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Too Spoopy


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  • Zodiac Book Review


    Zodiac, written by Robert Graysmith, is true crime at its finest. Every minute detail of the case was painstakingly researched by Graysmith, for a great many years, so it stands to reason that his book on the Zodiac killer would be informative. What I never expected, was that a true crime book would have me turning the pages much like a fictional whodunit, that has the benefit of being able to mold to please the audience. True crime is hardly ever afforded such a liberty, as it is strictly based on real events. To deviate from the truth would be to spit on the “true” part of the genre.
    Graysmith was a cartoonist for the San Francisco Chronicle in the 60’s when the Zodiac murders started, and the killer began to send letters to The Chronicle and other papers in The San Francisco area. Zodiac is, on its surface, a non-fiction book about a killer that was able to outsmart police, that was never apprehended. Once you delve deeper into the story, turns out its more about Mr. Graysmith, and his obsession with discovering who the Zodiac truly was.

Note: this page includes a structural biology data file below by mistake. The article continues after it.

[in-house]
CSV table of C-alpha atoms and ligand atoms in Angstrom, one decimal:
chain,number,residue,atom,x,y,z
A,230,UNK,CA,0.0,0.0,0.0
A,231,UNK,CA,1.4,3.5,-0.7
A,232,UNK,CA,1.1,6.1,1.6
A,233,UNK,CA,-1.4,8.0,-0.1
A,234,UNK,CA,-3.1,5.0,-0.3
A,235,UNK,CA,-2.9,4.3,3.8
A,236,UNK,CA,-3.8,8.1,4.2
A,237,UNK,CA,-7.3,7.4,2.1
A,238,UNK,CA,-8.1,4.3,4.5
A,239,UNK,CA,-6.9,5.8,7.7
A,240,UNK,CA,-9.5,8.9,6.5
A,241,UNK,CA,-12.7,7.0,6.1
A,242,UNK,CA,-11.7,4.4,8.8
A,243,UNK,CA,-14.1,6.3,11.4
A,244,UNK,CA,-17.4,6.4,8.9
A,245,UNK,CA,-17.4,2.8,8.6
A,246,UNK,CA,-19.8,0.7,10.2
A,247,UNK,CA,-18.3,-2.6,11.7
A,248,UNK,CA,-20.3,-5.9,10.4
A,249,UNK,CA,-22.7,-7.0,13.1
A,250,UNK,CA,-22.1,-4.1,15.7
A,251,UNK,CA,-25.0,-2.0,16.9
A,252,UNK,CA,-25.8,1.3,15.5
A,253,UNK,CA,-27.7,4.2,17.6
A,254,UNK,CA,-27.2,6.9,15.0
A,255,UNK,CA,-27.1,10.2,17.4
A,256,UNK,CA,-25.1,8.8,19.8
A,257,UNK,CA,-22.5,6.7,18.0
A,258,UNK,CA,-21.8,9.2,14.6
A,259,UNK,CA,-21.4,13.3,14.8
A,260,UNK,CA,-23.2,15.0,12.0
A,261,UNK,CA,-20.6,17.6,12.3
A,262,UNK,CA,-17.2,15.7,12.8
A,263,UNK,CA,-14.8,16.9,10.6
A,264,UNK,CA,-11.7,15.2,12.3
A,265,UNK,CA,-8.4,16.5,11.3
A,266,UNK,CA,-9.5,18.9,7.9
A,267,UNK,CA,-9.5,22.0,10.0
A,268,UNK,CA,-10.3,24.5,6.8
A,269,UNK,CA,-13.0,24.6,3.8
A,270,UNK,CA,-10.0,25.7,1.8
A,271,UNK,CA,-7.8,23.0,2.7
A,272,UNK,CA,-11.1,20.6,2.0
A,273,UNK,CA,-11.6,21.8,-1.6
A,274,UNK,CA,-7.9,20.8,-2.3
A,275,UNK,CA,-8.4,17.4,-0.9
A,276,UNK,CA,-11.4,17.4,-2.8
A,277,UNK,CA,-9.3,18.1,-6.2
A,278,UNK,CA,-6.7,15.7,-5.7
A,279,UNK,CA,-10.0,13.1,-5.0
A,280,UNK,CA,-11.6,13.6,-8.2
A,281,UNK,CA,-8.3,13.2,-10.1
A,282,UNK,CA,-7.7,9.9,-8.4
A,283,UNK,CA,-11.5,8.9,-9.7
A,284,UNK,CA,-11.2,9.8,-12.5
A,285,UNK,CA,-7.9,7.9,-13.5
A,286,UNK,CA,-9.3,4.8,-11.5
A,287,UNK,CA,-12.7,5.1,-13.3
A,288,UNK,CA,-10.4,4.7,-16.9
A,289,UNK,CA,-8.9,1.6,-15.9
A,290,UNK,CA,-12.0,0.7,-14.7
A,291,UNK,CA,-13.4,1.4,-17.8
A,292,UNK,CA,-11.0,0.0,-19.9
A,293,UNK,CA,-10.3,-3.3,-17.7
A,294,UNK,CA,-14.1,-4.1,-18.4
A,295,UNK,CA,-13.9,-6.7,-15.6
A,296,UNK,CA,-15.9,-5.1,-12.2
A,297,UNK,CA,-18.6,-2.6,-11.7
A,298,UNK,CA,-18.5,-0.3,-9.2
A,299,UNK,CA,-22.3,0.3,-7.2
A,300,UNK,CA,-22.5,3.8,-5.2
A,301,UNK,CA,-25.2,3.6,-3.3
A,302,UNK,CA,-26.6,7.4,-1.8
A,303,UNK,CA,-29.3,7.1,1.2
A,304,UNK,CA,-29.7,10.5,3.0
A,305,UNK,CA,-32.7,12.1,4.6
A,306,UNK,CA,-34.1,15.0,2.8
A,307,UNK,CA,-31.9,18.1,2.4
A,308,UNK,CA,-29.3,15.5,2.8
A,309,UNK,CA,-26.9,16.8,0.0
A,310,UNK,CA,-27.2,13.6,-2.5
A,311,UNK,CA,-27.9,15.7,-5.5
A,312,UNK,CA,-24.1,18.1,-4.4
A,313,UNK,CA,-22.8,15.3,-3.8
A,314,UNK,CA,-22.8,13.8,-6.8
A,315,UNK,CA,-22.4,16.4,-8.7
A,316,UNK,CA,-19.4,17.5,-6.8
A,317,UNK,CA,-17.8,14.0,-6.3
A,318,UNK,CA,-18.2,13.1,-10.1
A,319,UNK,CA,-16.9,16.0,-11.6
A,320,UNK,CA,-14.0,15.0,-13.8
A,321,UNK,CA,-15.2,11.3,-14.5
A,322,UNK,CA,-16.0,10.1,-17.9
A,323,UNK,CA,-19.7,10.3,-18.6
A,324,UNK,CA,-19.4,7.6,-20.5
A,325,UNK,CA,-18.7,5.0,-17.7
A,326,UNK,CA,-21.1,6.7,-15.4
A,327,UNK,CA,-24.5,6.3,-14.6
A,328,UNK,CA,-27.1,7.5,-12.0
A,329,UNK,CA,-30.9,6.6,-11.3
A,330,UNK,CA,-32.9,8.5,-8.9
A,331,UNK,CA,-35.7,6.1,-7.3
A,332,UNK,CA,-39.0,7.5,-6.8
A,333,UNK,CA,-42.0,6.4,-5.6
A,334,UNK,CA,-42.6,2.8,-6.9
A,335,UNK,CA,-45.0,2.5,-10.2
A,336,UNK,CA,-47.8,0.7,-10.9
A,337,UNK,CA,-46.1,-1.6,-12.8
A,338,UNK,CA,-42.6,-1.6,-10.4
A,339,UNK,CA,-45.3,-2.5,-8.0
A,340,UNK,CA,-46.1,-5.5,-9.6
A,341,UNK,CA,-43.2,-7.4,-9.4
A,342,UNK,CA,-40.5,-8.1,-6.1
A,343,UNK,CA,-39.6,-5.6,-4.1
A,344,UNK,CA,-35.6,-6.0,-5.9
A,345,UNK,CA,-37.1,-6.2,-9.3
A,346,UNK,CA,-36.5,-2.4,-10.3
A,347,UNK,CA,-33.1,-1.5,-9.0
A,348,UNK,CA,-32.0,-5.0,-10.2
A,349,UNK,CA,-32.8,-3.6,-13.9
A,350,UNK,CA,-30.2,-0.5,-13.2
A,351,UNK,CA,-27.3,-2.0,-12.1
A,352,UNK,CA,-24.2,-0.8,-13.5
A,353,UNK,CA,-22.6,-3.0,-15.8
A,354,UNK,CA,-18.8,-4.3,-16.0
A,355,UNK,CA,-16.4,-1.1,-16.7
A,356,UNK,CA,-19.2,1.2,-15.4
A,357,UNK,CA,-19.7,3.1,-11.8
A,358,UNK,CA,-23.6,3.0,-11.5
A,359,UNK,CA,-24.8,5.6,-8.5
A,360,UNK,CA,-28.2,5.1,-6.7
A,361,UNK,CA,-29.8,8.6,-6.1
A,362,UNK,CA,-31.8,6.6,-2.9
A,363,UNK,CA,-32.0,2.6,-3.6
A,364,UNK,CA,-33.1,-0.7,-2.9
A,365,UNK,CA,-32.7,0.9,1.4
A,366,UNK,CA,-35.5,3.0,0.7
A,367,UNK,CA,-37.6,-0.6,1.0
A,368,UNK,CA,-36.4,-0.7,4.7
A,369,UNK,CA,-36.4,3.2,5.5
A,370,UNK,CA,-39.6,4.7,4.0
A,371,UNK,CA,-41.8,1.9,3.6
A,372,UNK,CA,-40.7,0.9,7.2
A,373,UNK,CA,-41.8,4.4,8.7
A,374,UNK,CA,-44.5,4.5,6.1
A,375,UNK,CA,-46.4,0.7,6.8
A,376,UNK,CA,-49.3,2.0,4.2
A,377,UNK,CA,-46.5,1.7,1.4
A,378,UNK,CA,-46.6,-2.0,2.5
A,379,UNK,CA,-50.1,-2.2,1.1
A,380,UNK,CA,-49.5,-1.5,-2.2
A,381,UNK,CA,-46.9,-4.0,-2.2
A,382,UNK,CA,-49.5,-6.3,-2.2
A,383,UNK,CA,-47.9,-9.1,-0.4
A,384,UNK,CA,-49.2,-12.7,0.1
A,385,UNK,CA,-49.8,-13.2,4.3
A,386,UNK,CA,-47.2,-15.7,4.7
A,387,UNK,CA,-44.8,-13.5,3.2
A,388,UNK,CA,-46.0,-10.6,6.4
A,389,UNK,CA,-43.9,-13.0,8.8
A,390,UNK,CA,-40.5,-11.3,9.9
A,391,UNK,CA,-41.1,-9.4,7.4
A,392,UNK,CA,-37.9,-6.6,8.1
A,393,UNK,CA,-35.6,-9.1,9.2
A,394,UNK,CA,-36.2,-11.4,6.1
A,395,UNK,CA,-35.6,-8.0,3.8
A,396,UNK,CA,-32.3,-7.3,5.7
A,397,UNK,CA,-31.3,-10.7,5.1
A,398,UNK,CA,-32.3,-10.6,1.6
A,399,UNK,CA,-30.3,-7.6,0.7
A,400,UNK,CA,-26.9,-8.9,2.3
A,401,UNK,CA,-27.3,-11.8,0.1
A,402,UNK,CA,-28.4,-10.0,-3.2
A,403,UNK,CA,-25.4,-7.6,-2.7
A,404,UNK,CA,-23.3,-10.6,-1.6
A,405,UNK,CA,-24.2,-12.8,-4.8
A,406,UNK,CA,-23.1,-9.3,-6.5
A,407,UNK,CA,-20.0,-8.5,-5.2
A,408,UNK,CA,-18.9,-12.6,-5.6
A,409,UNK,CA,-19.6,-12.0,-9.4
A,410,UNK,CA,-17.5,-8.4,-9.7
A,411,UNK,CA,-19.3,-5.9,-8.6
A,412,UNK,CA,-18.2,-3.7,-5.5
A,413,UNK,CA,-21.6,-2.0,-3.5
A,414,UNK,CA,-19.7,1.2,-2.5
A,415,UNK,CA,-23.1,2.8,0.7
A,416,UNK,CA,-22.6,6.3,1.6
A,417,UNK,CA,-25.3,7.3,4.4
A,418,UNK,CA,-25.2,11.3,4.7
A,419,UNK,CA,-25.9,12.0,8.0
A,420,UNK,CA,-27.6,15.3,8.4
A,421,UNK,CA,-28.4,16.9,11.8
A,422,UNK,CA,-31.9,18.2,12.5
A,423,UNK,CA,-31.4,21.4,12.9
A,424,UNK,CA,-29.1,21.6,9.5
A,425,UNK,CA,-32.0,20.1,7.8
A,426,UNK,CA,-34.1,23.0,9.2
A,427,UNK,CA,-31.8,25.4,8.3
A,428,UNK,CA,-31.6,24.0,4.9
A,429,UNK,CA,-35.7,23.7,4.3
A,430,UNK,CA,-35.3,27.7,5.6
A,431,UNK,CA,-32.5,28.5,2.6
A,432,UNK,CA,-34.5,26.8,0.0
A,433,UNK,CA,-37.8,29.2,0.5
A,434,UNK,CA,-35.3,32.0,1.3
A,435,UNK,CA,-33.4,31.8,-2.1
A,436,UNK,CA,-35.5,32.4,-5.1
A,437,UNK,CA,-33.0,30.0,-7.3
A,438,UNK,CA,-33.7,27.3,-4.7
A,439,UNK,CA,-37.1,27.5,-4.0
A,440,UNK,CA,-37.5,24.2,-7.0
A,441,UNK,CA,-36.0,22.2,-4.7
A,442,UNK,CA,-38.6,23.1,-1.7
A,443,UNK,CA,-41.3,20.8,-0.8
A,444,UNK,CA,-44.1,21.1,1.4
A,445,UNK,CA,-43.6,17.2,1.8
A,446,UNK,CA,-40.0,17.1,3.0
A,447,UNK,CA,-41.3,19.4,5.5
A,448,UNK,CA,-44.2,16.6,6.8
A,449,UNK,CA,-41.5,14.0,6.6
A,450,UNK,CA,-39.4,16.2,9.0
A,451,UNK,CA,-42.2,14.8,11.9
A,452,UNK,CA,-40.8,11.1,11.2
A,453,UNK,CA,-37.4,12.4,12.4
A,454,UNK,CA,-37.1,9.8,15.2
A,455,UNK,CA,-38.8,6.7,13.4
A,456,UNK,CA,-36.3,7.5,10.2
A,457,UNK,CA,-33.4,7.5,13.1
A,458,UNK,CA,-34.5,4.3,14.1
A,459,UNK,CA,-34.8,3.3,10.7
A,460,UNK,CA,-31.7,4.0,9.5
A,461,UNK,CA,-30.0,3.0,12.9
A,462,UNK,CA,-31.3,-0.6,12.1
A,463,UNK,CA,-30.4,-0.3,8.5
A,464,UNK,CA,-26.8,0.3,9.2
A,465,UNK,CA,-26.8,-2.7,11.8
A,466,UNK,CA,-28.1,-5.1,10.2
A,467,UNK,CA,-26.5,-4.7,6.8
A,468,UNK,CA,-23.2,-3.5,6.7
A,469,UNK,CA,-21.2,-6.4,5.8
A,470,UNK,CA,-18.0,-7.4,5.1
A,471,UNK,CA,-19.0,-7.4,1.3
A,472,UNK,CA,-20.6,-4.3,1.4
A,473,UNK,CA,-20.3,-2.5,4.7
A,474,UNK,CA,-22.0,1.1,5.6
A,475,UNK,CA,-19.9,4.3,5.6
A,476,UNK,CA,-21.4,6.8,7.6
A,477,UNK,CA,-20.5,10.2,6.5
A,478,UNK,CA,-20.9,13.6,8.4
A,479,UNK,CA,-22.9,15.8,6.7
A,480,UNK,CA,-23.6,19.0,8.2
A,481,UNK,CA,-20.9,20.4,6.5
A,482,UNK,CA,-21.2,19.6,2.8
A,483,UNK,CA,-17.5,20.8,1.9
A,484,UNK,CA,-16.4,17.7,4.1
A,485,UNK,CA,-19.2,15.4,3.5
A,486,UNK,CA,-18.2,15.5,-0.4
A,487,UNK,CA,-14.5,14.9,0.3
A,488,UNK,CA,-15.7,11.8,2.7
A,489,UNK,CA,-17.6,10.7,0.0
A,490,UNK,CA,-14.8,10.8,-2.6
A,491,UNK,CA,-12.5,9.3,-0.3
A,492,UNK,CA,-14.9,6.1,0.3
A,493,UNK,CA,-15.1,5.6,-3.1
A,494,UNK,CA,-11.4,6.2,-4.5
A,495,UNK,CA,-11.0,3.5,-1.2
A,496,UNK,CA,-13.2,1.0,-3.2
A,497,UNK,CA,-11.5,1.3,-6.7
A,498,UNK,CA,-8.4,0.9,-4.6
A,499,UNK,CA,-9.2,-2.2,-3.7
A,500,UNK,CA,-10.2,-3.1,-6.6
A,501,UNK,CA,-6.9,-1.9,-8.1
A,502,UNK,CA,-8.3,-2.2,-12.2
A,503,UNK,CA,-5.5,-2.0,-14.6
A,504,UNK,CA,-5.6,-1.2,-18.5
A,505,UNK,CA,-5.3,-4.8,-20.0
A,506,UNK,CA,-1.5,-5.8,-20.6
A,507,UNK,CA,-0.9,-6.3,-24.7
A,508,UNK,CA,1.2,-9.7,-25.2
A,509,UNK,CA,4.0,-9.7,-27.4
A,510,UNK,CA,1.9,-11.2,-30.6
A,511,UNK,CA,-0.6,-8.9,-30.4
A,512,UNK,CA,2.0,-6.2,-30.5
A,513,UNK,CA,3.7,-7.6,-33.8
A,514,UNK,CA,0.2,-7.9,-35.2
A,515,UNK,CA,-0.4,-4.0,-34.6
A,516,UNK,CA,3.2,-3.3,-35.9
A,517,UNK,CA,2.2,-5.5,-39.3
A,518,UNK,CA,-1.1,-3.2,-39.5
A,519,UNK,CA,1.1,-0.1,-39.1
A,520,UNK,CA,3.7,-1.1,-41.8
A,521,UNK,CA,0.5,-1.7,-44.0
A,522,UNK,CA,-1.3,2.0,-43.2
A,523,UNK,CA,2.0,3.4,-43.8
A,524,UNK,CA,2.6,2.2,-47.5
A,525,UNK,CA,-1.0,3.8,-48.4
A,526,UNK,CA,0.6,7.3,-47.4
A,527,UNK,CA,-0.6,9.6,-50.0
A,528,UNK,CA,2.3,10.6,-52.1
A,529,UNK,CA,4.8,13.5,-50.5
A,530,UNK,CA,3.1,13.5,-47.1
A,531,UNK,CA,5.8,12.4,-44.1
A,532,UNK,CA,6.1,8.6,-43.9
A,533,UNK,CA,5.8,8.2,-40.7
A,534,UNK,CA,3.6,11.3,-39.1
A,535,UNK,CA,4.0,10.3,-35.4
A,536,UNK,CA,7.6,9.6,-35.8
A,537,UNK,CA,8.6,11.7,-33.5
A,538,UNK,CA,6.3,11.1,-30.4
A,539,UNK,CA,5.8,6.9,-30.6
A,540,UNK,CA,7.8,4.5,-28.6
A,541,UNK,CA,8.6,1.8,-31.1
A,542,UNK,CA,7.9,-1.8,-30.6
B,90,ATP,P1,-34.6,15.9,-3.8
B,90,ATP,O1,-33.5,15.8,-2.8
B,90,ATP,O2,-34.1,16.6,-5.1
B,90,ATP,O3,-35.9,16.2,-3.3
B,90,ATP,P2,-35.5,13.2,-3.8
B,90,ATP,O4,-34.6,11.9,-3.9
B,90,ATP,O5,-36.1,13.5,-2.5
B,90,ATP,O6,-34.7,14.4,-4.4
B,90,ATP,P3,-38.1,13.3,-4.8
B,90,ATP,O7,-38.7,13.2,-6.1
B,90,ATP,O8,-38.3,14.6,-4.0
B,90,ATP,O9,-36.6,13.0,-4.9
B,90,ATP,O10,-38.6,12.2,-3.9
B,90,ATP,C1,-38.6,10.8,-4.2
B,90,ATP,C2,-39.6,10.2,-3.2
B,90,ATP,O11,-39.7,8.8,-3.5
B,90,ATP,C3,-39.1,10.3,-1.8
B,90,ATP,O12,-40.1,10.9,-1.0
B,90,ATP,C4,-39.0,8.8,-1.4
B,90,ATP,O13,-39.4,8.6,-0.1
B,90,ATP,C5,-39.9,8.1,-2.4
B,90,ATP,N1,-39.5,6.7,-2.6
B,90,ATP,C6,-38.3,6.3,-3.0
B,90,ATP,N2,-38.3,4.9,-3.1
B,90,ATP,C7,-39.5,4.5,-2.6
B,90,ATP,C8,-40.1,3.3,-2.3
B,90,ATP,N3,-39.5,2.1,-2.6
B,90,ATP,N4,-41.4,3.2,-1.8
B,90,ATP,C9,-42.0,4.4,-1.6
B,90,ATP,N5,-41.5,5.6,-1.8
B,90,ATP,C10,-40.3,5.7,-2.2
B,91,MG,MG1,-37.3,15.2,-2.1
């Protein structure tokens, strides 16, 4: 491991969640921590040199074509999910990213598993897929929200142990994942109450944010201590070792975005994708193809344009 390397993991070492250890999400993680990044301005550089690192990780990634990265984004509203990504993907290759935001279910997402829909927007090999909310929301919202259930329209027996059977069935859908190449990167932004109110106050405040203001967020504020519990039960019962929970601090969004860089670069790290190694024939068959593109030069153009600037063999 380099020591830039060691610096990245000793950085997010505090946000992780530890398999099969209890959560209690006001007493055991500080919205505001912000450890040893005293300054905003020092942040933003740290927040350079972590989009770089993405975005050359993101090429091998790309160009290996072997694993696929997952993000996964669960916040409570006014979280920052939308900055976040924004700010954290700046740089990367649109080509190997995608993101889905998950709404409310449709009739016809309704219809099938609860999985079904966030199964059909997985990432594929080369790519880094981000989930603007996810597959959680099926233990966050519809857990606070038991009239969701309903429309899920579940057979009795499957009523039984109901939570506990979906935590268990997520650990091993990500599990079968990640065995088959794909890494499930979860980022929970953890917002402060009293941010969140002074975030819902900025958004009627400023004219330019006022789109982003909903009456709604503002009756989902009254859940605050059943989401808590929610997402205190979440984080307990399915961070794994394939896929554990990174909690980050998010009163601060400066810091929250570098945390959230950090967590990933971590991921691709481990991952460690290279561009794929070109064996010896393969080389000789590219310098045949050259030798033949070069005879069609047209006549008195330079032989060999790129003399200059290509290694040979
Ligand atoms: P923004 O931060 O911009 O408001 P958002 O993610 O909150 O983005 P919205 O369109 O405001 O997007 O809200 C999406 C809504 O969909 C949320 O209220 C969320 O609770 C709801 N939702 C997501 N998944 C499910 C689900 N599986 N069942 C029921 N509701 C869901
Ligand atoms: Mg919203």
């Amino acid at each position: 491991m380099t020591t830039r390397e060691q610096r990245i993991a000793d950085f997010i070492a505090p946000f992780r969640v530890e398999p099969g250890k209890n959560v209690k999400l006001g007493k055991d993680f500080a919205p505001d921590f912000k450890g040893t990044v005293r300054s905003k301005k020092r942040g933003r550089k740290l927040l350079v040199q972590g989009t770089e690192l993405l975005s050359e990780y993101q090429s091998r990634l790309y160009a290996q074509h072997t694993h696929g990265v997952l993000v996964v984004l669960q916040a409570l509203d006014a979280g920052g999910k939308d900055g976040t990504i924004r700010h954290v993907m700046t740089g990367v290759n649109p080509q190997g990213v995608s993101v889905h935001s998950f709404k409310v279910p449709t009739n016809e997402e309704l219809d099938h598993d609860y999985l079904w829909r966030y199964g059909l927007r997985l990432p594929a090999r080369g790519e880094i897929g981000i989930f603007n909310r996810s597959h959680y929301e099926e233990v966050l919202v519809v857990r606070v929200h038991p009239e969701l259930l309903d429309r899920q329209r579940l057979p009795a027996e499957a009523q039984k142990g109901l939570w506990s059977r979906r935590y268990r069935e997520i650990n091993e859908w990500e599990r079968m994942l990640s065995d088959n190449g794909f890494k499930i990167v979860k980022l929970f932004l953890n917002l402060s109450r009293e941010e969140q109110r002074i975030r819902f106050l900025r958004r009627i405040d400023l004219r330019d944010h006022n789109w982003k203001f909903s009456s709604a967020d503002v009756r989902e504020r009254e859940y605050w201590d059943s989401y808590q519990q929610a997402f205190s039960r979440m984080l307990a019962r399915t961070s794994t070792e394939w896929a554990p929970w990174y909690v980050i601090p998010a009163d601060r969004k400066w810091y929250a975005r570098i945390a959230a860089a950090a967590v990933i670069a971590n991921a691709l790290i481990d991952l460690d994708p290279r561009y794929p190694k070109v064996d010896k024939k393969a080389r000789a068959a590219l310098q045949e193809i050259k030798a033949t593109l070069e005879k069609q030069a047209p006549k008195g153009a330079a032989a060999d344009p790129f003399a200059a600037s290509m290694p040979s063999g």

The book is gripping, and startling, in the way all successful true crime should be. At the end of the book, we are given a suspect who Graysmith thinks is the most likely to have been Zodiac.
    For fans of true crime, serial killers, and all of the strangeness that comes along with cases about them.

    Note: December 13th, 2011
    Having done a minimum amount of research on the ol’ interwebs, it turns out that Graysmith is fairly full of shit about a lot of the Zodiac case, and most of his facts are not factual.
    I apologize for perpetuating the lies the former cartoonist has spread.
    However, it was still an entertaining book, even if the facts aren’t straight.
    I do feel bad for the man he pins the murders on, since if you research, it is probably not that dude.
    However, there were so many suspects, and so much information and heresay, who is to truly say how much is accurate or not. That’s most of the reason the case is so fascinating.